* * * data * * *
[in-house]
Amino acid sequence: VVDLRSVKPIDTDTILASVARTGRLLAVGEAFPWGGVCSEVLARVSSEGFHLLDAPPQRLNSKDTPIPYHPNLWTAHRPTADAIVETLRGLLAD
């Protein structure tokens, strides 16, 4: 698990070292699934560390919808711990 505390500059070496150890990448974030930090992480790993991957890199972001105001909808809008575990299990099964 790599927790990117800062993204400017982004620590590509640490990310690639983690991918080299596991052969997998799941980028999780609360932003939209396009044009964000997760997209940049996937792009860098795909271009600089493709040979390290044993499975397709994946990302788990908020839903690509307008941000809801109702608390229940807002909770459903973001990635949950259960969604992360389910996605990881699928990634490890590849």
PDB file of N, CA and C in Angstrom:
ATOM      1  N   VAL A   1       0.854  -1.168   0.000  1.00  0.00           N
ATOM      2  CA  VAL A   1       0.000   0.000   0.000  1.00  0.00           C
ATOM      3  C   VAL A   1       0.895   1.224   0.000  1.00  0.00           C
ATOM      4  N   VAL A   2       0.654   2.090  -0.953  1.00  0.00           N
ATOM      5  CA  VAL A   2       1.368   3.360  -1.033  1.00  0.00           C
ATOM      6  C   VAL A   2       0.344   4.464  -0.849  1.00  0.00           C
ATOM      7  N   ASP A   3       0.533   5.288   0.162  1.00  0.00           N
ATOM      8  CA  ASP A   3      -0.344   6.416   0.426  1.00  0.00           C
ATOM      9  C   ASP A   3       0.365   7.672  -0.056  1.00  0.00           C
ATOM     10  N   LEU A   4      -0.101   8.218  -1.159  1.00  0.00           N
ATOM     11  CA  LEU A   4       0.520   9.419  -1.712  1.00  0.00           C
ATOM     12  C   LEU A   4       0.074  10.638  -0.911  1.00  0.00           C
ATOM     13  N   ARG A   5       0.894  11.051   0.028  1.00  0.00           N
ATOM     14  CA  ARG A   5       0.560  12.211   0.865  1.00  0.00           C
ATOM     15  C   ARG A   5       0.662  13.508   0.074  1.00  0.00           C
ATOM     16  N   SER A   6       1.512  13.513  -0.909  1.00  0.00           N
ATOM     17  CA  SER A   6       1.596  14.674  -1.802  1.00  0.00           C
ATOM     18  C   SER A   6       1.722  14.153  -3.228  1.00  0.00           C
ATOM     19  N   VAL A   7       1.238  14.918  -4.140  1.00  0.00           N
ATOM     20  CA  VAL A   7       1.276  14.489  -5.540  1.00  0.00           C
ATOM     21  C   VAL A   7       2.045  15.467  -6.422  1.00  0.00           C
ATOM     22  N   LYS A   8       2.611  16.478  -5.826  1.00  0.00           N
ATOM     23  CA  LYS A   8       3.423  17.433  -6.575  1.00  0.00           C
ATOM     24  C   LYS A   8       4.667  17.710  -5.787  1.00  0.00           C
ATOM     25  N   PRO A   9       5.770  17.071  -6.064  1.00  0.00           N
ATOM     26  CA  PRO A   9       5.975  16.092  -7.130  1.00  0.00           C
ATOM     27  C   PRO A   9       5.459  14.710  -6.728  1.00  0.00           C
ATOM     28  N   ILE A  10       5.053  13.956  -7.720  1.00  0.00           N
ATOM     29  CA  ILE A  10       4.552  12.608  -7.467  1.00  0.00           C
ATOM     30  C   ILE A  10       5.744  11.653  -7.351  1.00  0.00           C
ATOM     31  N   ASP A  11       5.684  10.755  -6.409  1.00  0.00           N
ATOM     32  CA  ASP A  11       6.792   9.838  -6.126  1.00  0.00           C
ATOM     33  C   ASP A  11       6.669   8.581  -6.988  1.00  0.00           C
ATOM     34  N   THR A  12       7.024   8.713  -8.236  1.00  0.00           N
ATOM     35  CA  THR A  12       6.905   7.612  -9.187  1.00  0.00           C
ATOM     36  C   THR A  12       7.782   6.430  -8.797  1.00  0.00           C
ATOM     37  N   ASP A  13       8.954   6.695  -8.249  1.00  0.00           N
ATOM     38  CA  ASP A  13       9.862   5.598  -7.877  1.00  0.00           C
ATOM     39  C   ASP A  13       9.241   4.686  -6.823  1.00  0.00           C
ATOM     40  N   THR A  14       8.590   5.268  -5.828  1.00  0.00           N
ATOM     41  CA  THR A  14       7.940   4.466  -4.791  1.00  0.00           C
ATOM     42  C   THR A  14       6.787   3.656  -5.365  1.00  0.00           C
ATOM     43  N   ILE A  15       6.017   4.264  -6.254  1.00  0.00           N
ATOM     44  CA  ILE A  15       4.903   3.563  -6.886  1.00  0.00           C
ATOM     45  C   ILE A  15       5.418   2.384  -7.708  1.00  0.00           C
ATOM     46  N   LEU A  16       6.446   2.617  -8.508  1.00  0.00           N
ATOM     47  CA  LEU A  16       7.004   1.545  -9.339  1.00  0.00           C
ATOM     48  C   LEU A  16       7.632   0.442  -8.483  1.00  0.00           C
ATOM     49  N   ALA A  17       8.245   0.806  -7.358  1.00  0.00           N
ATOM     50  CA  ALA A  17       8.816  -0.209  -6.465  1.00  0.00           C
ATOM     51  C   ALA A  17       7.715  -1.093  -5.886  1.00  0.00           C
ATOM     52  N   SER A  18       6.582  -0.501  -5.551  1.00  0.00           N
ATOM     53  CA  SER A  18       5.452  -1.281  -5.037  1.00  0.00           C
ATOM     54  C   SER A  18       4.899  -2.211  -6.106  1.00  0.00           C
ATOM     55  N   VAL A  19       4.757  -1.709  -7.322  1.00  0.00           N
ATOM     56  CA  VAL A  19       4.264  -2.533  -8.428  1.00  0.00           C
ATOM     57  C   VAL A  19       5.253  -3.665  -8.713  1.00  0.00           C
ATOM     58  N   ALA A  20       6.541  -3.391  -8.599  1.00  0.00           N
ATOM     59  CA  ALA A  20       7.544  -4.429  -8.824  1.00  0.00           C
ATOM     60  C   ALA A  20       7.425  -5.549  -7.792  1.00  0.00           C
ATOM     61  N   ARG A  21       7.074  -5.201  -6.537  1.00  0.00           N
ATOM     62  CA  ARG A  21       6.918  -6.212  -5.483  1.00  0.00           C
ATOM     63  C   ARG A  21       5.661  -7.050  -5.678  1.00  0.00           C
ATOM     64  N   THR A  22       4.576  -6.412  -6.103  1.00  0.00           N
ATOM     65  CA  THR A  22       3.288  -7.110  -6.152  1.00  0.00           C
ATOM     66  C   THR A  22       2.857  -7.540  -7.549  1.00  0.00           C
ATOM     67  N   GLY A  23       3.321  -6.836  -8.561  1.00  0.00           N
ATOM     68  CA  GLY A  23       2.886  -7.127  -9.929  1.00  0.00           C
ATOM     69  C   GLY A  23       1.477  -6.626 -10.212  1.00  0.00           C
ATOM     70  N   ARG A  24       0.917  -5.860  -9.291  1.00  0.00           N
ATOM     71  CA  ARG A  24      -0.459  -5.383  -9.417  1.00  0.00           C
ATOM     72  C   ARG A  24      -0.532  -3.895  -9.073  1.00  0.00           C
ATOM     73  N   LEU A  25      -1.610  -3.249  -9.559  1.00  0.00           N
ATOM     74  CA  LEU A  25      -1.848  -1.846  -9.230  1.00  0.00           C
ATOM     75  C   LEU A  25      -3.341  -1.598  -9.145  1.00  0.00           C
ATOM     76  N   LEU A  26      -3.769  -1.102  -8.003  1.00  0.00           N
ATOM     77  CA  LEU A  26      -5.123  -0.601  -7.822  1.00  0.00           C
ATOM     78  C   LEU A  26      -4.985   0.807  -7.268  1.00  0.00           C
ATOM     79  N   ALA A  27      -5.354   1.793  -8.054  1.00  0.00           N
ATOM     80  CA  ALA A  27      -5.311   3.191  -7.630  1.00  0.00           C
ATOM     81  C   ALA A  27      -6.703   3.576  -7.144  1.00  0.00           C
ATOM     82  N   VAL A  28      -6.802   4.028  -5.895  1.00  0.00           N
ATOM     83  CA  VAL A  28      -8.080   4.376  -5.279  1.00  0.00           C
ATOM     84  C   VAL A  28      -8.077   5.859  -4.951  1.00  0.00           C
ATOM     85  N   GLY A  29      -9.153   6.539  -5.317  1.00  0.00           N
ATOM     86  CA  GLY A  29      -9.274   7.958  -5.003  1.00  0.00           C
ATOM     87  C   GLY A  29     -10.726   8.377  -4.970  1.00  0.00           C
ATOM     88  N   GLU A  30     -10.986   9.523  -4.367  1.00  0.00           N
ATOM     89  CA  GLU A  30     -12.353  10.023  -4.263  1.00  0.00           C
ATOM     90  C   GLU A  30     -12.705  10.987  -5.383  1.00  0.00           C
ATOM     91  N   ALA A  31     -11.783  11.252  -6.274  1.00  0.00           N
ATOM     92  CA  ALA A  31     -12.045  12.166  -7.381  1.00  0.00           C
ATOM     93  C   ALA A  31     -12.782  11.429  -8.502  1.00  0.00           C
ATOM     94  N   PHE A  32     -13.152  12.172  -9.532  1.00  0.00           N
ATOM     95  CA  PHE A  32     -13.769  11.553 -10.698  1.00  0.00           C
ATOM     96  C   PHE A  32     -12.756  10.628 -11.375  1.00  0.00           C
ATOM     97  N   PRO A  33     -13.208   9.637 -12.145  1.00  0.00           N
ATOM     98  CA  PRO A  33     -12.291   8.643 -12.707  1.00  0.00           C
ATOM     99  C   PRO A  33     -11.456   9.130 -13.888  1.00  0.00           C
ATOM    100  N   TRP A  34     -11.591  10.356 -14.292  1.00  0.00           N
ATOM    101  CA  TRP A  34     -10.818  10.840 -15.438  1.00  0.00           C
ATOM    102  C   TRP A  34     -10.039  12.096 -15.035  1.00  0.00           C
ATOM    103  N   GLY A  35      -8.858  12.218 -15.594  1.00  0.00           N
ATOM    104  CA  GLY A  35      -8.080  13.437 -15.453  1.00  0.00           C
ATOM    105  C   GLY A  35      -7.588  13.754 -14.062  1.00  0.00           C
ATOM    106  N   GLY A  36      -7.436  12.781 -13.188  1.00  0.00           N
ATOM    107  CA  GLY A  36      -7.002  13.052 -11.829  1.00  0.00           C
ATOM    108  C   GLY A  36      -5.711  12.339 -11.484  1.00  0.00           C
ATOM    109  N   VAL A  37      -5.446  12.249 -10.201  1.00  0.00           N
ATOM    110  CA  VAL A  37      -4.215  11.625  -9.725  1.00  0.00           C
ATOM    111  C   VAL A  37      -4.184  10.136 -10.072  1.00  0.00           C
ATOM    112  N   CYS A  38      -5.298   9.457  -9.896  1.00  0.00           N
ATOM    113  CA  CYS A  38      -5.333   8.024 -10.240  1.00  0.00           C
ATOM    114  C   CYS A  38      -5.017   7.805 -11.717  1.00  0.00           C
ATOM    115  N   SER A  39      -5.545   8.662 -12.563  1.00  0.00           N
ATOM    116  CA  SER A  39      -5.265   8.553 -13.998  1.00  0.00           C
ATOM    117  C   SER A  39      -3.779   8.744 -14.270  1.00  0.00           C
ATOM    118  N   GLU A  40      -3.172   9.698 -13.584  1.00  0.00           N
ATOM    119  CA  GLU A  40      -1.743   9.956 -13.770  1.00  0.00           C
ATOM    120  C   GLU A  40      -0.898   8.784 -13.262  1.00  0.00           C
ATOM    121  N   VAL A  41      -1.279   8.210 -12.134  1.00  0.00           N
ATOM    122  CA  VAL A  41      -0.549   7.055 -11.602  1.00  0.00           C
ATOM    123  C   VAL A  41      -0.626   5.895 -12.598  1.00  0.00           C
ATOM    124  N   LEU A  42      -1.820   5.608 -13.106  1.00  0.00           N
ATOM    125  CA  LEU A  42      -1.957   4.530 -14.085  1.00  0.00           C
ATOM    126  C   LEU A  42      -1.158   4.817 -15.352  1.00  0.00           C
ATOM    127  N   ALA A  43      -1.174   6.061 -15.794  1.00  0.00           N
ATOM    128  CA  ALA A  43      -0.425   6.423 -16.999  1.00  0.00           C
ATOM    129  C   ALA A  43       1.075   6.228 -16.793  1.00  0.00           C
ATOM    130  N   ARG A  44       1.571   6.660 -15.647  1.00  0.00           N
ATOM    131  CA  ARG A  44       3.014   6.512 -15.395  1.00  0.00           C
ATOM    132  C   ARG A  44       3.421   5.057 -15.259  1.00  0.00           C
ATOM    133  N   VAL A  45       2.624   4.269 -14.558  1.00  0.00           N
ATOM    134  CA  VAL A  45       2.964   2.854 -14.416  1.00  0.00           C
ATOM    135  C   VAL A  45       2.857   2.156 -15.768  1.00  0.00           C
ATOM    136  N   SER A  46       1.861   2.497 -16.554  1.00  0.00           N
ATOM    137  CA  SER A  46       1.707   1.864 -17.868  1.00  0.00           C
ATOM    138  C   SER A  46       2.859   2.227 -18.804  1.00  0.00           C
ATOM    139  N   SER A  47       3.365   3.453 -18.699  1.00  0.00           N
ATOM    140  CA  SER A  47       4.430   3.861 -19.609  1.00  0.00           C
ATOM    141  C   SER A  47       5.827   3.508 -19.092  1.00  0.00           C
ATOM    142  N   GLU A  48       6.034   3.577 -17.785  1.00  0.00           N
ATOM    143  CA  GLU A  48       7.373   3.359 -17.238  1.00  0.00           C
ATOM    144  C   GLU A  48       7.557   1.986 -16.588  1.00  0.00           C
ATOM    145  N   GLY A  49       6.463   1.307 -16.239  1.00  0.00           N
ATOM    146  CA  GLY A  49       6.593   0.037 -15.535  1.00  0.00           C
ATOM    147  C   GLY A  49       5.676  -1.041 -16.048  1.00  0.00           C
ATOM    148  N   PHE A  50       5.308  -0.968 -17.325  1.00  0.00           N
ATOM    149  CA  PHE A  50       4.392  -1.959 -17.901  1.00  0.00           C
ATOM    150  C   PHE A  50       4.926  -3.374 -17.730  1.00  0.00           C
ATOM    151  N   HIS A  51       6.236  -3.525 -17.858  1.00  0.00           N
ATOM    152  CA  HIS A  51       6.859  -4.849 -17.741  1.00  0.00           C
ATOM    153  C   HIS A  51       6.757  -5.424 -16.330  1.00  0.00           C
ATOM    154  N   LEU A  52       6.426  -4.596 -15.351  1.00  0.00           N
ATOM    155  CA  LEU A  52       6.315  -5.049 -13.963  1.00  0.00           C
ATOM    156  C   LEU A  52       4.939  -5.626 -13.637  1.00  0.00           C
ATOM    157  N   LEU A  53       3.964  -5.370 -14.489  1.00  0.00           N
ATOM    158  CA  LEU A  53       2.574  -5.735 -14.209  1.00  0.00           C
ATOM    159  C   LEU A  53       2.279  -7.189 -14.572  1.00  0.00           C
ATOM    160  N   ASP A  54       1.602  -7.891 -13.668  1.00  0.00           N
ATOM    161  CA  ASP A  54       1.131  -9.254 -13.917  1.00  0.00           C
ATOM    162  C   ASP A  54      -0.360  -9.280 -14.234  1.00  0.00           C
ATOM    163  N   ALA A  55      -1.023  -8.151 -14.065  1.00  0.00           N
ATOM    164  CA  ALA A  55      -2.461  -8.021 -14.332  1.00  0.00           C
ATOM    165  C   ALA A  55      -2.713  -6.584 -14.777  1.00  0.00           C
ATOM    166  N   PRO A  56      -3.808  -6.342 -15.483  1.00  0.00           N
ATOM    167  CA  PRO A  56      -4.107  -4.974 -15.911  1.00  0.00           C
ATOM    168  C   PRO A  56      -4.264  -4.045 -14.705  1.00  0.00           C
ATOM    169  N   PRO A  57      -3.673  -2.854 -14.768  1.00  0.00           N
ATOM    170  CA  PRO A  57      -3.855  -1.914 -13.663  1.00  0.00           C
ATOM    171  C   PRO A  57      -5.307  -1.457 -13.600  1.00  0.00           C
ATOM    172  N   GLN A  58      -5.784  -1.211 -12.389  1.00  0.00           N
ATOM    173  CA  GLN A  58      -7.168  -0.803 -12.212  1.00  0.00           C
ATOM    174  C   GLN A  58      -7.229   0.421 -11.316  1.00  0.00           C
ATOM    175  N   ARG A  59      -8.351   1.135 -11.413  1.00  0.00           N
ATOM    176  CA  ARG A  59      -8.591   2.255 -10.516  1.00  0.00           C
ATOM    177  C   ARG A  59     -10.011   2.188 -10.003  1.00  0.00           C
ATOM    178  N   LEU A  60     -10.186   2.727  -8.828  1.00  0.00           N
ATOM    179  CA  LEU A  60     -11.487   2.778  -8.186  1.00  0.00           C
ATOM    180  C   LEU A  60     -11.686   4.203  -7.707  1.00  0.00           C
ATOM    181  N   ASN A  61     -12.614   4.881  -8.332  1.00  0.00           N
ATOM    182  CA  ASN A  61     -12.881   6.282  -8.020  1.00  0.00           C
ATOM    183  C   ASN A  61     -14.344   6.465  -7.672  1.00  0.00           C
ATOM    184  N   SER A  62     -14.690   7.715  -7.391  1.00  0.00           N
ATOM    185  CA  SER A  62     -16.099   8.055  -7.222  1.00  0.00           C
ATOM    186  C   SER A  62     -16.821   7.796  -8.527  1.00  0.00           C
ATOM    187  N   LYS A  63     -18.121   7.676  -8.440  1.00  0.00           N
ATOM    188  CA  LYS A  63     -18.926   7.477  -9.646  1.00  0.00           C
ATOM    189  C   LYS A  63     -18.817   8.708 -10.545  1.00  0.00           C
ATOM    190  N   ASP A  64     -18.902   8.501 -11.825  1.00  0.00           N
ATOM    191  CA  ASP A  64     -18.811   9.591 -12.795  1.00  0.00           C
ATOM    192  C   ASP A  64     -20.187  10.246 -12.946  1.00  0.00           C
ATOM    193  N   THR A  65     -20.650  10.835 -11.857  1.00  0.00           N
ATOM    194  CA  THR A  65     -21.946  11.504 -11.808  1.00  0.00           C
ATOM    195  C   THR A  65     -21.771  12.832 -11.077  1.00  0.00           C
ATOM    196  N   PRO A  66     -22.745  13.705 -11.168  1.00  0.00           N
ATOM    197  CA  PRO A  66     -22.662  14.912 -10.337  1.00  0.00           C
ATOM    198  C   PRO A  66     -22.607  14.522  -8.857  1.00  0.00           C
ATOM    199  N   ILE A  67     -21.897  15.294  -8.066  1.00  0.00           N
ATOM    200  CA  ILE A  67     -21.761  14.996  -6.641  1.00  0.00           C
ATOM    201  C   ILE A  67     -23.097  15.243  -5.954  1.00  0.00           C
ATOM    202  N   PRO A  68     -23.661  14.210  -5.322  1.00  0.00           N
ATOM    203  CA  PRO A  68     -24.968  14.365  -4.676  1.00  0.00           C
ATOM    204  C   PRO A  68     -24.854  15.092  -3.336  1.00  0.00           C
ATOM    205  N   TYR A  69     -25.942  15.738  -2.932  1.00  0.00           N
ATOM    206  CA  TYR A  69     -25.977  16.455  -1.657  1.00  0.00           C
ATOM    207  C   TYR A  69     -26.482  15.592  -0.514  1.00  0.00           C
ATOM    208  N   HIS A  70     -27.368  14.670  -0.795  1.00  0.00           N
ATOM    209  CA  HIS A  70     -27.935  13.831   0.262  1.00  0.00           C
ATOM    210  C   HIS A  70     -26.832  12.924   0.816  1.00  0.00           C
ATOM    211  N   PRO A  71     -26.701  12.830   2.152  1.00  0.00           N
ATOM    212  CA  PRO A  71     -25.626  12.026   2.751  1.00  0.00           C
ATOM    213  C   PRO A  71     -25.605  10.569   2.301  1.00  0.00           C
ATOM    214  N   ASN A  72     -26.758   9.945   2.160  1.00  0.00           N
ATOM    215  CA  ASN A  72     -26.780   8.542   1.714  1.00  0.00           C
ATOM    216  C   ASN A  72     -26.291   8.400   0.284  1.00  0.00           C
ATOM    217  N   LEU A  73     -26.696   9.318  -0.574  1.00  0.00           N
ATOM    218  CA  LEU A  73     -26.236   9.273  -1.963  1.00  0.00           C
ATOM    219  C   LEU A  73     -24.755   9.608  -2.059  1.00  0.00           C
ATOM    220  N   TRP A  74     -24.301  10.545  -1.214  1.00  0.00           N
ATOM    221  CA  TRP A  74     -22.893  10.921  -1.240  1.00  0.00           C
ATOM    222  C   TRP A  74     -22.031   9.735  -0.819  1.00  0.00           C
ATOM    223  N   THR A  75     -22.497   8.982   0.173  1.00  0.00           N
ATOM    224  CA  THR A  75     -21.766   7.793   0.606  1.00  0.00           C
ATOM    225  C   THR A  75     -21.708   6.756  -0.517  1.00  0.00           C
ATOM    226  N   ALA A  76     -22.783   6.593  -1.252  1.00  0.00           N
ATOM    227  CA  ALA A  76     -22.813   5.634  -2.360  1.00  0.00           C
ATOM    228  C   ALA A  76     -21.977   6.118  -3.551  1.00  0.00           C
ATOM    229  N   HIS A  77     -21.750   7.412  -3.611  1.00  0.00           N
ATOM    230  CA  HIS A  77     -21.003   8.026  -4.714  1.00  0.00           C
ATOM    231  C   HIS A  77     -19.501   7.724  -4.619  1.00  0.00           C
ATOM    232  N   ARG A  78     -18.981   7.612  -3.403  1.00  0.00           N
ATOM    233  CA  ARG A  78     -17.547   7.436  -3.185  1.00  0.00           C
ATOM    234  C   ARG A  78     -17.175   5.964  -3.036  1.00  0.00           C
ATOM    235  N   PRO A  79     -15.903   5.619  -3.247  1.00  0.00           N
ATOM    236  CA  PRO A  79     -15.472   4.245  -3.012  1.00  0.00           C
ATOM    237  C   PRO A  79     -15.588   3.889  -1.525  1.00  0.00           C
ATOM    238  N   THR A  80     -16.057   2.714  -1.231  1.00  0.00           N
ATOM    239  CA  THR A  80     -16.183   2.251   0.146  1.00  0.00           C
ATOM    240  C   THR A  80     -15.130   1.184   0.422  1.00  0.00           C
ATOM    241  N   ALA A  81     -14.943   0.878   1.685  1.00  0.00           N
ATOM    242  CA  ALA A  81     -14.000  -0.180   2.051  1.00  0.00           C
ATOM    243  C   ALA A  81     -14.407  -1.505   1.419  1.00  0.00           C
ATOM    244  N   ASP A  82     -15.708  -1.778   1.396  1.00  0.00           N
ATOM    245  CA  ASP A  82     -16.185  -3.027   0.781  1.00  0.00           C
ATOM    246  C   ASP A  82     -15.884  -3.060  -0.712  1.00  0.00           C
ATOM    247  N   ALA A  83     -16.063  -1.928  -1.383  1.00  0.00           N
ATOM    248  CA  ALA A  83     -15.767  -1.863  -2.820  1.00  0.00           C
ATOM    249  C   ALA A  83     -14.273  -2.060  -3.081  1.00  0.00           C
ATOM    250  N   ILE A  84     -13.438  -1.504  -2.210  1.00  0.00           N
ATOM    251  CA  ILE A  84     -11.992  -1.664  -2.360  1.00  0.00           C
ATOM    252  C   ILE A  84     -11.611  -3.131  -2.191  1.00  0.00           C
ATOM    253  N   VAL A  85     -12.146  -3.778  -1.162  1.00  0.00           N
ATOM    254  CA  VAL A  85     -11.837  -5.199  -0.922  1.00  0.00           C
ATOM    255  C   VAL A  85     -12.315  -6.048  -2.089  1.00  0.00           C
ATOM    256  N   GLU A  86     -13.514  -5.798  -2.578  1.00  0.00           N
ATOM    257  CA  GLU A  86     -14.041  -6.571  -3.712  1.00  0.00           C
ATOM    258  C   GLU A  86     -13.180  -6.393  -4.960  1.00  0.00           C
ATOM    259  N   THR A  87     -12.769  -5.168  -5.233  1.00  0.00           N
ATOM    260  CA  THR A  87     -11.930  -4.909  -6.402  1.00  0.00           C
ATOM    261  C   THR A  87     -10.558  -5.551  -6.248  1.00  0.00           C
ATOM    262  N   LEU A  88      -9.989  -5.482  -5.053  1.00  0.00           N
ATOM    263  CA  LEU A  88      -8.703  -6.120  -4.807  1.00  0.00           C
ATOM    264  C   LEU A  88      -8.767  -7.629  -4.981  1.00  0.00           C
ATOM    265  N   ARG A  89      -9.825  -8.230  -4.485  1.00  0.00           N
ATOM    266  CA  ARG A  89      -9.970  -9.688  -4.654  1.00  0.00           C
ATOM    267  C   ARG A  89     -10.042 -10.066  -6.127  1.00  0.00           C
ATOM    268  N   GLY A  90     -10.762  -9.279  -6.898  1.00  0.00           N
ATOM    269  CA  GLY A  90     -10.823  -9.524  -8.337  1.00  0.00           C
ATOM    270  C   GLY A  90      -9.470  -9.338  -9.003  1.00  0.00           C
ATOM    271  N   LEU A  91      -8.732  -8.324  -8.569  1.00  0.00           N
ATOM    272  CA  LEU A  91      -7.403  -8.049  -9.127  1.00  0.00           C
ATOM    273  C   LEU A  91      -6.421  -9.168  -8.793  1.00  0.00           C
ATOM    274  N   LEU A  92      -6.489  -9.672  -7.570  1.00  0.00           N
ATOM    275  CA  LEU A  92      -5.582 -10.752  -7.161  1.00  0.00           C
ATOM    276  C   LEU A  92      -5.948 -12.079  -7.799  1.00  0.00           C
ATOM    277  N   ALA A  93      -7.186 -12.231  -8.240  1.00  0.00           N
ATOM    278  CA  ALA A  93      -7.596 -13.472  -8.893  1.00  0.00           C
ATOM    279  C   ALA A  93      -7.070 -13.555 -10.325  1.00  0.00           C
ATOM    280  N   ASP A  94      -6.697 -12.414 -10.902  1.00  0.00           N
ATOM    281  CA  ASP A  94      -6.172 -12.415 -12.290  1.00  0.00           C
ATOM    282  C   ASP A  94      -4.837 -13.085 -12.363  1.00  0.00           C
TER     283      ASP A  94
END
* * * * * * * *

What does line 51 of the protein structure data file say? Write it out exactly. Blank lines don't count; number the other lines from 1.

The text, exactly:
ATOM     47  CA  LEU A  16       7.004   1.545  -9.339  1.00  0.00           C